Removing the Lower Snake River dams is shortsighted
Oregon Gov. Kate Brown recently released a letter of support for removing the four lower Snake River dams in eastern Washington; an action, if realized, would short-change the environment and electric ratepayers.
The lower Snake River dams, an integral part of the federal Bonneville Power Administration's hydropower system, annually produces 1,000 average megawatts of reliable, carbon-free energy — enough to power over 800,000 Northwest homes, including a half-million in Oregon. Removing the dams would forego a 24/7/365 renewable resource, requiring its replacement with a carbon-emitting resource, ultimately putting 2 million metric tons of carbon in the air annually — equivalent to 421,000 additional passenger cars on the regions' roads.
The adverse impacts of removing the dams would be widely felt throughout the Northwest and here at home. Replacing the energy created by the dams could annually cost an estimated $860 million to ratepayers. To offset the loss of available hydroelectricity would require Central Electric to make market purchases, often energy with higher carbon content, undermining our effort to reach a 100% carbon emission-free portfolio by 2025 — all at a higher cost for ratepayers.
Equally important, dam removal further jeopardizes the Northwest's already tenuous long-term power supply. The Pacific Northwest Utilities Conference Committee's (PNUCC) forecast for 2009 through 2029 highlights the loss of 3,600 megawatts of energy, enough energy to power approximately 3.6 million homes over the next 10 years due to the shutting down of coal-fired power plants. The transition from coal to clean energy is laudable, but not enough wind and solar generating facilities are coming online to offset the anticipated loss of coal generation. Breaching the dams not only exacerbates the shortage of the Northwest's long-term power supply but also takes off-line a renewable baseload generation that serves to backstop intermittent renewables such as solar and wind.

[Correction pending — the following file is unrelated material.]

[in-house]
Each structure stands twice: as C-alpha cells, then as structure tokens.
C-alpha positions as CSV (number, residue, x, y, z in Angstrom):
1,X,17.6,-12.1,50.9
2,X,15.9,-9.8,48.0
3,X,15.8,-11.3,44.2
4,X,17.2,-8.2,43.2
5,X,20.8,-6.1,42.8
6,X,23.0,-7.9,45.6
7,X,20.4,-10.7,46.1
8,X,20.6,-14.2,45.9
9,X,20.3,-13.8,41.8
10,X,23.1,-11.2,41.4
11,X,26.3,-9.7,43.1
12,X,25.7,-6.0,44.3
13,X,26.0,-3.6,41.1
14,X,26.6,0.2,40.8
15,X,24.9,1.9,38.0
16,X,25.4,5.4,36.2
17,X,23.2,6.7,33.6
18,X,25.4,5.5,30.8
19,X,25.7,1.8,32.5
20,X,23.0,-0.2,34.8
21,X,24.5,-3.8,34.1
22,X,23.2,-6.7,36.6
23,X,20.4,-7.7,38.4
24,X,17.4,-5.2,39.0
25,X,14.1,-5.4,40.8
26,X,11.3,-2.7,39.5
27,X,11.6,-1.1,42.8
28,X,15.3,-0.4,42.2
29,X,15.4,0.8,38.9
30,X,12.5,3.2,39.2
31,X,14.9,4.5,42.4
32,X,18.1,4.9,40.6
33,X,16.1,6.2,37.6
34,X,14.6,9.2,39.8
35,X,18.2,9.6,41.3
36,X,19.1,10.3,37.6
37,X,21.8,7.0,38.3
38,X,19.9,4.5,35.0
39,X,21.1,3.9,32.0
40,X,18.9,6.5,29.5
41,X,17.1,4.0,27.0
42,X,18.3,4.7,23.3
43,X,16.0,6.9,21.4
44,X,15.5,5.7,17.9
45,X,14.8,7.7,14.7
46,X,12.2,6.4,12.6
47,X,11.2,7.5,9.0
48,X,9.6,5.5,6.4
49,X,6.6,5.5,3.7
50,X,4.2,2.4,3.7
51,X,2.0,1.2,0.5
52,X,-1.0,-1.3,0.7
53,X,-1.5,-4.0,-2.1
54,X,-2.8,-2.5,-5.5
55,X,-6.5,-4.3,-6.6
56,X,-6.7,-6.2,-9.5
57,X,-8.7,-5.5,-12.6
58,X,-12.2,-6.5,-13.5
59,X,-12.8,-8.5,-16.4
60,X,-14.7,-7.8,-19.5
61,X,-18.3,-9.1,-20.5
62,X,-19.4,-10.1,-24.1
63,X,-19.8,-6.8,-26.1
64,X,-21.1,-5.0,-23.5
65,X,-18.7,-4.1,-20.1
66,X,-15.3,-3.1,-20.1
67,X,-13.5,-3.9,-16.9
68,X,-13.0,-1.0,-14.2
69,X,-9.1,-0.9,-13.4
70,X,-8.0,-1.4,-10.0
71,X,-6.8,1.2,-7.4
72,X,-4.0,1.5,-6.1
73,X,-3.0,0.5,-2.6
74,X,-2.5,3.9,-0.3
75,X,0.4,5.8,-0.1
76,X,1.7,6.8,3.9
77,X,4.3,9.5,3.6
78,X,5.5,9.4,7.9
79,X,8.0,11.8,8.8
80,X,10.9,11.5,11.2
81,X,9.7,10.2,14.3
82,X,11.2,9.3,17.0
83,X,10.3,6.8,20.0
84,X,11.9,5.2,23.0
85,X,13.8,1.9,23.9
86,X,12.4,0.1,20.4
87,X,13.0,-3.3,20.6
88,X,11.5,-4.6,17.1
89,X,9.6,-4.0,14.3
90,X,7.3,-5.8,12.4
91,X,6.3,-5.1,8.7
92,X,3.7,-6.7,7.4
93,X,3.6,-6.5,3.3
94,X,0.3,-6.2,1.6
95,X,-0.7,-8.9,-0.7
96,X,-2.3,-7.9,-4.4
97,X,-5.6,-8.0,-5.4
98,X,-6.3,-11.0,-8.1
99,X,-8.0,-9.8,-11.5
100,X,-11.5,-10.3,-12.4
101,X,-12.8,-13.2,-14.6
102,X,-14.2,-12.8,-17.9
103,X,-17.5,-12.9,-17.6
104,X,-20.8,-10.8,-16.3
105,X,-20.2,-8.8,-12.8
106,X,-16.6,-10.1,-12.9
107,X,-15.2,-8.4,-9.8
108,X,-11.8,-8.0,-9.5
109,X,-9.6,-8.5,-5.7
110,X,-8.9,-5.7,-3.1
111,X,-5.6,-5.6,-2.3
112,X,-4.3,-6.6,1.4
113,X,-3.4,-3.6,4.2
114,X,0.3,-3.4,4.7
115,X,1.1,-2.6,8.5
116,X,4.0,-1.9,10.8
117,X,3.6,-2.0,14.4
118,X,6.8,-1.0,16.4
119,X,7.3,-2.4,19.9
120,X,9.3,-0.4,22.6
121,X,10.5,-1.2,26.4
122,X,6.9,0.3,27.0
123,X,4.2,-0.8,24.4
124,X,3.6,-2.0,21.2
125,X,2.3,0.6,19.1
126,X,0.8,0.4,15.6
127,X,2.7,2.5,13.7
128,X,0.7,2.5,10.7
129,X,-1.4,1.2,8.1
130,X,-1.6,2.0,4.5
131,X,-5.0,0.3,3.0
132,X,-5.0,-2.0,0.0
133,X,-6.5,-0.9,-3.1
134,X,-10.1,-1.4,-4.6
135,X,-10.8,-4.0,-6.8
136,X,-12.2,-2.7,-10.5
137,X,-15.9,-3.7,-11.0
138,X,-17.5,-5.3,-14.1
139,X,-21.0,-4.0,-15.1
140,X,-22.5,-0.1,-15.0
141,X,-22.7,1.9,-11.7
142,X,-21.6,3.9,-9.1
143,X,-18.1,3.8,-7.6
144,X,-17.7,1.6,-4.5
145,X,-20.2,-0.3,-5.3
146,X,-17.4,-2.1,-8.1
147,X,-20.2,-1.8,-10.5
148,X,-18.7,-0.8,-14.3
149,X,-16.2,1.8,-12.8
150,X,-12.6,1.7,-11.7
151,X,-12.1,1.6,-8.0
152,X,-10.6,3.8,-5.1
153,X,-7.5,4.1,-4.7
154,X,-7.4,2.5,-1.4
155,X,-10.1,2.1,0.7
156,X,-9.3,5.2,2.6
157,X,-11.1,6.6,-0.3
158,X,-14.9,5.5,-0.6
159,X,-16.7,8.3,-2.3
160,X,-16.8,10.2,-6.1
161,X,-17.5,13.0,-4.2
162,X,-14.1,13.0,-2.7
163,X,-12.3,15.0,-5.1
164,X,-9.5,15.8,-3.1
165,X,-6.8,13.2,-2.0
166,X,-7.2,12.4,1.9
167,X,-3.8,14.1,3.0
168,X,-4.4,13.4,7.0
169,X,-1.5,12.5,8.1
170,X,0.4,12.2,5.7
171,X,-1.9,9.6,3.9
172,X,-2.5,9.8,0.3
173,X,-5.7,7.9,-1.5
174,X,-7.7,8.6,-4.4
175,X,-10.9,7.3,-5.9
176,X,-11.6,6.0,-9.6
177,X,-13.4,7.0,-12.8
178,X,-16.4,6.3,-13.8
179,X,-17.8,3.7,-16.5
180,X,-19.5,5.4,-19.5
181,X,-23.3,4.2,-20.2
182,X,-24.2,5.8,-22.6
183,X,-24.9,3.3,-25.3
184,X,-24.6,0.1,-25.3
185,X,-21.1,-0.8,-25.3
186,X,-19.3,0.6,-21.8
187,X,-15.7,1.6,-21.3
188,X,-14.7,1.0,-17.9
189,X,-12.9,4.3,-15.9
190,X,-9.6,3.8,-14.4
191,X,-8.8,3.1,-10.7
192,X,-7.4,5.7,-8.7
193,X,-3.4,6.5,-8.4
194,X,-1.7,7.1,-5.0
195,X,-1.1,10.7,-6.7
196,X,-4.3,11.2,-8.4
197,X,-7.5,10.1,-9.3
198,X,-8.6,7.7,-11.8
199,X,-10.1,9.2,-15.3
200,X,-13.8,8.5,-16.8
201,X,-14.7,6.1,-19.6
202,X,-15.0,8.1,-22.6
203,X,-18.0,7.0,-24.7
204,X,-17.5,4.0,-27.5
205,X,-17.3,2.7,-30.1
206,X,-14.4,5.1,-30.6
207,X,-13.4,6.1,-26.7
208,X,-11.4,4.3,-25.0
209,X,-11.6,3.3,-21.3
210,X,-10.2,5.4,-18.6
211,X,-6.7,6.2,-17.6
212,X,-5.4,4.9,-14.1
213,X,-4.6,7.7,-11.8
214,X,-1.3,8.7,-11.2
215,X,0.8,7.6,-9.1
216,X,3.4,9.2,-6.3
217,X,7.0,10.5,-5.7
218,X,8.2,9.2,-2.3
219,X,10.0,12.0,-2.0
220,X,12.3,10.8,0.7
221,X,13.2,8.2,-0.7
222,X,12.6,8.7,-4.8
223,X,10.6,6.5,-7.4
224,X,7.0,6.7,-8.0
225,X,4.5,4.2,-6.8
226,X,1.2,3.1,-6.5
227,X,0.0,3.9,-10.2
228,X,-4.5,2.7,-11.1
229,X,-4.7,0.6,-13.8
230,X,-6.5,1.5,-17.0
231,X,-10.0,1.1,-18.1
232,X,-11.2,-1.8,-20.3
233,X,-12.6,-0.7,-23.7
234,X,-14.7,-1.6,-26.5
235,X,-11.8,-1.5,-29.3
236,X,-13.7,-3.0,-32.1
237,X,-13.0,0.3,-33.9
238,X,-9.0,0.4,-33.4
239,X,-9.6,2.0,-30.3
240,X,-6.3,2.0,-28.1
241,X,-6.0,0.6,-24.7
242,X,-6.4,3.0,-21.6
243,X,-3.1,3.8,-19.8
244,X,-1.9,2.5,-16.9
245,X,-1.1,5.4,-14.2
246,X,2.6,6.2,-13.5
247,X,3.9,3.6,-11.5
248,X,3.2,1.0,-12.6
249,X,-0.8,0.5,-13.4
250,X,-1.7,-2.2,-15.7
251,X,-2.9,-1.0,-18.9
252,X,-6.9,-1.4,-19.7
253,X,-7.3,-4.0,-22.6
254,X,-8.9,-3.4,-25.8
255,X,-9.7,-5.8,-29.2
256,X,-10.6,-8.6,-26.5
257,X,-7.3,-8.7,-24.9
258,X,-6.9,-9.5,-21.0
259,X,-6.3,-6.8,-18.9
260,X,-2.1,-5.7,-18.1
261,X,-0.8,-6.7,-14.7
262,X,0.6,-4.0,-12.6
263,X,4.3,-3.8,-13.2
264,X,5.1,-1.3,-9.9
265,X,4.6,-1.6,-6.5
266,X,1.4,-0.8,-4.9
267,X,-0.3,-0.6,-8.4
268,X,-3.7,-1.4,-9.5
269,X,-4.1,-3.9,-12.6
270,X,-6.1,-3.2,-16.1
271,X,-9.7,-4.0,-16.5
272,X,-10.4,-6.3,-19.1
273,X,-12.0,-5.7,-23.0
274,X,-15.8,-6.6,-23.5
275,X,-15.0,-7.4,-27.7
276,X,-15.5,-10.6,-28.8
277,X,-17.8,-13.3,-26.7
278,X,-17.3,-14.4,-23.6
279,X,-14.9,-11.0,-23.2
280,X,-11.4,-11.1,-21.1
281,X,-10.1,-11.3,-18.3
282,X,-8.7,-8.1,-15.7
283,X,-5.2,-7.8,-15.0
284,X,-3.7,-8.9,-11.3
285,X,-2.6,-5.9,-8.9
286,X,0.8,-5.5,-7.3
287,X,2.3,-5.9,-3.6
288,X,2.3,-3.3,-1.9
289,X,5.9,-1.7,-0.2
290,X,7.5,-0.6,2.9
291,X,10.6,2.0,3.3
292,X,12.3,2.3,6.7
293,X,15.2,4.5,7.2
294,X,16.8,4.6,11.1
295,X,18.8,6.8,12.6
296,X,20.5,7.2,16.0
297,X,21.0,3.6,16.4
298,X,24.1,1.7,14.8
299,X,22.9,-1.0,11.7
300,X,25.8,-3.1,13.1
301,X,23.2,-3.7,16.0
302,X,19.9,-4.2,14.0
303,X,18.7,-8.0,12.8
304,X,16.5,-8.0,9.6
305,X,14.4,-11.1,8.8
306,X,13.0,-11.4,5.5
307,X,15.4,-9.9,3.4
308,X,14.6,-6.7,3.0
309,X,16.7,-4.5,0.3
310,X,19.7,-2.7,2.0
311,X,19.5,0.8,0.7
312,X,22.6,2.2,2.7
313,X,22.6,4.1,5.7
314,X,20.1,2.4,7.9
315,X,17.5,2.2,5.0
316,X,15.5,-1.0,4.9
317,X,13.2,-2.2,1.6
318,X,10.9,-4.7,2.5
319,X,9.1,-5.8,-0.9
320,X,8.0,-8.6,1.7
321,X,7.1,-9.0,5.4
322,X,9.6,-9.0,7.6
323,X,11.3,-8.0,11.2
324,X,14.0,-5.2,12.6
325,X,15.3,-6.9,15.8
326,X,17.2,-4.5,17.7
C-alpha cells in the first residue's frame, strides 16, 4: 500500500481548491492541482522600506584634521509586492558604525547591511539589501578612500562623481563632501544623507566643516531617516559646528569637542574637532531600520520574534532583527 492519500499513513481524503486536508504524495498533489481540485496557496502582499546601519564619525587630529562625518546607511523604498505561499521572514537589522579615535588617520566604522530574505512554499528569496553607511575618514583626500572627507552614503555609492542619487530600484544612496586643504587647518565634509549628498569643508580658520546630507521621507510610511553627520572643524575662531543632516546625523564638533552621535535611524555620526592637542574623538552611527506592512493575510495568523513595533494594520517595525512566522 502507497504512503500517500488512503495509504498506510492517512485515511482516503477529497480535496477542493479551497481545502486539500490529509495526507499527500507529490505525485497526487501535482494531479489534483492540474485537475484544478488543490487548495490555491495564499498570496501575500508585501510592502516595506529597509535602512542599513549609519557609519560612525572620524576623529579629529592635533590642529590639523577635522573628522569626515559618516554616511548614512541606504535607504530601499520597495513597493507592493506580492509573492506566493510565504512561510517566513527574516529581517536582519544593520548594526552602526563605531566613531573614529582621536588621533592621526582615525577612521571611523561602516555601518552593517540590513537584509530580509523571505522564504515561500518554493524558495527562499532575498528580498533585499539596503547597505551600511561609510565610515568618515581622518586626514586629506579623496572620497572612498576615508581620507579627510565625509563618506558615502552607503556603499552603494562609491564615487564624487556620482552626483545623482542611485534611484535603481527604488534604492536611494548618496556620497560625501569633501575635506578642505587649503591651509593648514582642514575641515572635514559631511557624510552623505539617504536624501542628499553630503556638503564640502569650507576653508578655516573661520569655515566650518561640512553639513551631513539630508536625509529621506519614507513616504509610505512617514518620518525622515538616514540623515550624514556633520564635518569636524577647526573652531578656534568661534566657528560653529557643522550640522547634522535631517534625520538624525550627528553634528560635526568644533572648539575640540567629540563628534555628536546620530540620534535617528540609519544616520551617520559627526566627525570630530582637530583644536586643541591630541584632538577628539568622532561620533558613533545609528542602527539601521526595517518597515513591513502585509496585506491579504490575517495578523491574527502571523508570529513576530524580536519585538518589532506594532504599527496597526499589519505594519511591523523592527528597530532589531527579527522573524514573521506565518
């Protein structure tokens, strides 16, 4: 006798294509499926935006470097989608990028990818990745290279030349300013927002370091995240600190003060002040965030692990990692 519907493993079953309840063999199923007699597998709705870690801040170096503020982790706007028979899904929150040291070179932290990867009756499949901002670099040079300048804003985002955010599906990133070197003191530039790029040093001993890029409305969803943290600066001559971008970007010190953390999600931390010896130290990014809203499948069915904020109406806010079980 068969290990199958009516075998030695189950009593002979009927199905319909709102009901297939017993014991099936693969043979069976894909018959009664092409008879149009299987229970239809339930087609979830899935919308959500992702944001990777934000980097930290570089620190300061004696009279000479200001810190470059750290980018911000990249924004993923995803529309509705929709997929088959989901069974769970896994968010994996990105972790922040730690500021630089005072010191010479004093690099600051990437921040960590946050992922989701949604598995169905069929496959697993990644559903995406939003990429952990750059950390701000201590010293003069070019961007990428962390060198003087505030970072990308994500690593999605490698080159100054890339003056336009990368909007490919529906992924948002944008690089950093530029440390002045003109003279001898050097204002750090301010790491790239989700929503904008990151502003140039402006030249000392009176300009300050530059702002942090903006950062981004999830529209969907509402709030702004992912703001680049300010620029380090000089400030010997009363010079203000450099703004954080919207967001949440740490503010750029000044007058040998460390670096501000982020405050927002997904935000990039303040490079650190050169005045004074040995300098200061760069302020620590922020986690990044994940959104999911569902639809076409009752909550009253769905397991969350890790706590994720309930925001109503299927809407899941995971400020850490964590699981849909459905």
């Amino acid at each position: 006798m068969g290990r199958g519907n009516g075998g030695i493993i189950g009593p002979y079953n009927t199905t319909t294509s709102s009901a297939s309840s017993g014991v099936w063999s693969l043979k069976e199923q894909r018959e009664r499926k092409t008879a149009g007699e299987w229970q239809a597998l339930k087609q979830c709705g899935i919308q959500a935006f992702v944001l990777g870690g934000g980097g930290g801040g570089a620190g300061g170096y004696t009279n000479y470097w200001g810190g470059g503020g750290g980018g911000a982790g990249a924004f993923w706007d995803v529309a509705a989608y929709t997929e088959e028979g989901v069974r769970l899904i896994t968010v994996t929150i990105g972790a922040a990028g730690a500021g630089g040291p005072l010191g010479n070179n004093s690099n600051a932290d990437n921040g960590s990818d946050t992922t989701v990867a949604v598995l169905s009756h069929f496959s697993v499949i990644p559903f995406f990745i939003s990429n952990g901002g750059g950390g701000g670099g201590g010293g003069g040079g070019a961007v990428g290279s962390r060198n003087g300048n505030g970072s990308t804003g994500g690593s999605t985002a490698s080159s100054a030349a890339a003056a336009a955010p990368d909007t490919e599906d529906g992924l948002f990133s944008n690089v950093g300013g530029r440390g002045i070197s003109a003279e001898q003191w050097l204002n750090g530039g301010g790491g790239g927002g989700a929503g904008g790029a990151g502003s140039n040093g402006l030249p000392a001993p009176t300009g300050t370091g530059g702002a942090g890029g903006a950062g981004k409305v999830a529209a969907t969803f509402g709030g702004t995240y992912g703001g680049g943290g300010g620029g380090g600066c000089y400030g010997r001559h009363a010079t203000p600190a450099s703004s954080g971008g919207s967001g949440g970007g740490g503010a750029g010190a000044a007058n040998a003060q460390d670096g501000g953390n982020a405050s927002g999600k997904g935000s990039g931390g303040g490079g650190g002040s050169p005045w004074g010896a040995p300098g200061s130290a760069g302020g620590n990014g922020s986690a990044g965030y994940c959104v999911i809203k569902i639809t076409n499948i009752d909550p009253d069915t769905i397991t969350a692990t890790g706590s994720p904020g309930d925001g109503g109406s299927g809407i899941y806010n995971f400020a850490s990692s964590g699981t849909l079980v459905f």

The timing of the governor's letter raises questions too. Why now? Her support for the removal of the dams runs counter to her administration's ongoing efforts to pass comprehensive cap and trade legislation, which calls for reducing greenhouse gas emissions to 45% below 1990 emission levels by 2035 and then 80% by 2050. Breaching the dams would be a significant step backward.
In a matter of days, BPA, the U.S. Army Corps of Engineers, and the Bureau of Reclamation will release a draft Environmental Impact Statement for the federal Columbia River System Operations. Following the National Environmental Policy Act, the study is an analysis of the CRSO's potential effects on species and other natural resources. Her public support for an alternative solution before the release of the study undermines those efforts.
Gov. Brown's letter also claims removing the dams will "simultaneously address both the orca and salmon recovery dilemma" in the region, but cites no evidence to support the claim. Electric ratepayers, however, have invested close to $2 billion in successful fish-passage technology at the dams, which now serve as a model for hydroelectric dams around the world. Per NOAA Fisheries in 2017, the results achieved a juvenile dam passage survival objective of 96% for Chinook salmon and steelhead. We should build on this success, rather than dismantle it.
Removing the lower Snake River dams is shortsighted. For the benefit of the environment, our natural resources, and the ratepayer, Gov. Brown should withdraw her support.
Dave Markham is the president and CEO of Central Electric Cooperative, Inc. He can be reached at 541-312-7753.
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